The RYA agreed that Fairey should use their hot moulding facilities to produce the 12 footer, which was given the name of Firefly after one of the company’s carrier aircraft. Charles Currey, a top-class International 14 sailor seen here sailing a Firefly ran the project for Fairey, to a concept that was decades ahead of its time. Although hot moulding still required skilled tradesmen (as shown in this fascinating newsreel showing Firefly production) it was hoped that mass production would enable the complete boat to cost just 65 pounds, about 25% of the average annual wage. The spars were alloy; a first for the UK – and all sails, spars and fittings were supplied with the boat. The original published drawings show several sailplans, including a singlehanded cat rig, but only the standard sloop seems to have been raced.
The Firefly seems to have been the prototype of what is now called the”single manufacturer one design”; a class that is strictly one design and basically equipment is supplied by the manufacturer. It was in many ways the forerunner of classes like the Laser, Sunfish, 9ers and RS designs, with the important difference that in the Firefly’s case the association, not the builder, has control over the class.
The Firefly was selected as the singlehanded class for the 1948 Olympics simply because no other one design was available. Timber, a scarce resource during the reconstruction of war-weary Britain, was strictly rationed at the time, but exception was made for Fireflies built for potential Olympians. Many boat-hungry sailors suddenly found the urge to try to sail for England in the Games, then found other pressing engagements once their precious Firefly had been delivered to them. It wasn’t a success as a singlehander – it was sailed in the Games with jib and main (apparently because that was the fastest mode) but as dinghy designer Ian Proctor wrote, “the Firefly hull is very buoyant and with only one man aboard sits like a bubble on the surface of the water. All the life is knocked out of them when trying to make to windward against a popple on the water, for unless they have more weight aboard they are not the best shape to withstand unkind punches on the nose.” But the Firefly justified itself by allowing a shy 19 year old from Denmark to enter his first major regatta. He retired from the first race because of his shyness and youth, but in the last race he drove hard through a gale to score a vital win. It gave the young Dane the gold, and a new name entered dinghy sailing- Paul Elvstrom.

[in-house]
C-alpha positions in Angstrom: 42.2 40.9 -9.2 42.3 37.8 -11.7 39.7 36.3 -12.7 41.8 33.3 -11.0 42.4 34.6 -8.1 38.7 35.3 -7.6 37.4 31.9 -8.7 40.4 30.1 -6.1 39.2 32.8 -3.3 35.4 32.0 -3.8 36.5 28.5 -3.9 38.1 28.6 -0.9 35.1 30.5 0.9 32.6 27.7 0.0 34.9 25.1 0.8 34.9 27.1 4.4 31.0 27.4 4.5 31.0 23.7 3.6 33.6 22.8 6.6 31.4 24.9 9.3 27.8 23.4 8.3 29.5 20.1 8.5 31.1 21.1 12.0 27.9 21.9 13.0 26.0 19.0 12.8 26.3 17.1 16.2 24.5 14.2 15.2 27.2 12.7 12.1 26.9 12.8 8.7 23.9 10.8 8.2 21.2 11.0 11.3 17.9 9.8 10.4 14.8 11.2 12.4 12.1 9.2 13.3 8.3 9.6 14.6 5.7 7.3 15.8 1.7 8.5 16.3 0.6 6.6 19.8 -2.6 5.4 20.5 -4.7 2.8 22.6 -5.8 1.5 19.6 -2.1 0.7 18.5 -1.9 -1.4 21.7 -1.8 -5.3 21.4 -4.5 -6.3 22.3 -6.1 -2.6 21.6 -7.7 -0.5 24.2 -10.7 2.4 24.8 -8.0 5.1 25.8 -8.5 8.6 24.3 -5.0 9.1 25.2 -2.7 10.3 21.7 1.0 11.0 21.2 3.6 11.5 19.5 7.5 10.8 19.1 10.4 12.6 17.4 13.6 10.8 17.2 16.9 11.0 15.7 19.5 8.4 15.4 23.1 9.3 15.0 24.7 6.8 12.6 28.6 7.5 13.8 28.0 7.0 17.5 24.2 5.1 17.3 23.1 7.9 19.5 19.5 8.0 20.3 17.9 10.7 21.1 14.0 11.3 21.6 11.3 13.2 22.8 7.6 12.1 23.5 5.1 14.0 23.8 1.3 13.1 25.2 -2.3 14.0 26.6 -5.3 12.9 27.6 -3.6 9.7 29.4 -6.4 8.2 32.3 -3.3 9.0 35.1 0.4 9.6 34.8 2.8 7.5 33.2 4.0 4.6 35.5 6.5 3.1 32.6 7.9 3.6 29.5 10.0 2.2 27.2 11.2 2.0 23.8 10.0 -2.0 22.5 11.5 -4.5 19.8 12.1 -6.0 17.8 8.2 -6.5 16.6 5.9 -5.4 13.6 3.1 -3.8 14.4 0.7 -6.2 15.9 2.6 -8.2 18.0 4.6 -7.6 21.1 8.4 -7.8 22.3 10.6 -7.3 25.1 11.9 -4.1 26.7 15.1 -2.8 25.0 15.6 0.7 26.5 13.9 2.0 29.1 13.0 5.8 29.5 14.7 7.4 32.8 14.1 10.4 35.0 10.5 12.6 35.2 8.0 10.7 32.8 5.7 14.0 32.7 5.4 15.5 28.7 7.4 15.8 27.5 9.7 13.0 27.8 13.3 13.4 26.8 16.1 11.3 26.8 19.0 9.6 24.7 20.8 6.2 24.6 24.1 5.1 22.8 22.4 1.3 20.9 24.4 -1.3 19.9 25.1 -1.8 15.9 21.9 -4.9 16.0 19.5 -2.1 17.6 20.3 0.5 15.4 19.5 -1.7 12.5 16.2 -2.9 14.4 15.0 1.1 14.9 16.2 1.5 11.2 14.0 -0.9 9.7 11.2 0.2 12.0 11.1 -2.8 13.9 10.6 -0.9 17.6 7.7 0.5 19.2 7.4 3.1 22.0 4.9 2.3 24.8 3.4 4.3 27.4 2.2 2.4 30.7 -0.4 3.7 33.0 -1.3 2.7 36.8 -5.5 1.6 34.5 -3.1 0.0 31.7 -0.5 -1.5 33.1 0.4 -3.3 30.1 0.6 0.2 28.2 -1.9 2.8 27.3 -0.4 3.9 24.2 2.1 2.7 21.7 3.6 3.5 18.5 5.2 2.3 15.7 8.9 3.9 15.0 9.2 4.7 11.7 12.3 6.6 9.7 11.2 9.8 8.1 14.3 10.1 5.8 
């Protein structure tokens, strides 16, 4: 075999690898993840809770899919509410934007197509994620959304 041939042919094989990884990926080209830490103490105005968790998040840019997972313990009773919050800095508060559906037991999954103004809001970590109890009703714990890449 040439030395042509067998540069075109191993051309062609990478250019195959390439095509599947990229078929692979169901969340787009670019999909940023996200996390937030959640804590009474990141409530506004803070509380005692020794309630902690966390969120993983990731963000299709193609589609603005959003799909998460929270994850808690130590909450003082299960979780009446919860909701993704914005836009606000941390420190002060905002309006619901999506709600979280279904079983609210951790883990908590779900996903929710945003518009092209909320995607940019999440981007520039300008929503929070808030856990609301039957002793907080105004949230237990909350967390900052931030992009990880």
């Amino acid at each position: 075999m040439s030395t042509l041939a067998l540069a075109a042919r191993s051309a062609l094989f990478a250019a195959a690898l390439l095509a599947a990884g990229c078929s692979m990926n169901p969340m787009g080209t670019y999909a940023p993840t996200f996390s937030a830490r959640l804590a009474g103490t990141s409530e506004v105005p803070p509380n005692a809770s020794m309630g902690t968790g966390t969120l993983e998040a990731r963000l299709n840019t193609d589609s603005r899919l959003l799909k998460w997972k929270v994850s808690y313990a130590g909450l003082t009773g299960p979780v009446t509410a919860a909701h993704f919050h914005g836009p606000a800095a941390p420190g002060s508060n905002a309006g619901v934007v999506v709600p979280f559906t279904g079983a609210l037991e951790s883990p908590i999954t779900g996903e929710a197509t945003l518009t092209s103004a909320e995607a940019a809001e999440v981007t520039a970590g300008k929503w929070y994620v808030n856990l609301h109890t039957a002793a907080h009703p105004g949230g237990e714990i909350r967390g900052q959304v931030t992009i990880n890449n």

Although the mass-production ideal was never met and the Firefly ended up costing about 100 pounds minus sails, the boat’s simplicity and good handling soon made it almost as popular as the older National 12. It maintained its appeal over the decades even as newer classes came out, and until the ’80s it was one of the most popular classes in the huge UK dinghy scene. As the design of choice for teams racing in England it’s been used at ISAF world championship level and in 2016, it’s still popular enough to get 60+ boats to national titles. Popular, cheap and manoeuvrable, it’s a common second boat among those who own more modern craft.
So what do people who sail modern boats think of Uffa’s 1930s classic? When I asked sailors on the Yachts and Yachting magazine forum, it turned out that even “skiffies” like 18 foot skiff sailors like Mark Tait love to sail them. “With one design classes the interest is in the competition, and as the boats get slower and more evenly matched in speed the more interesting the tactical aspects become – this is why I find them interesting to sail” he says. “The other aspect that has kept the Firefly popular is the social side to the racing – they have good parties, and you can sail the boat easily with a hangover!!”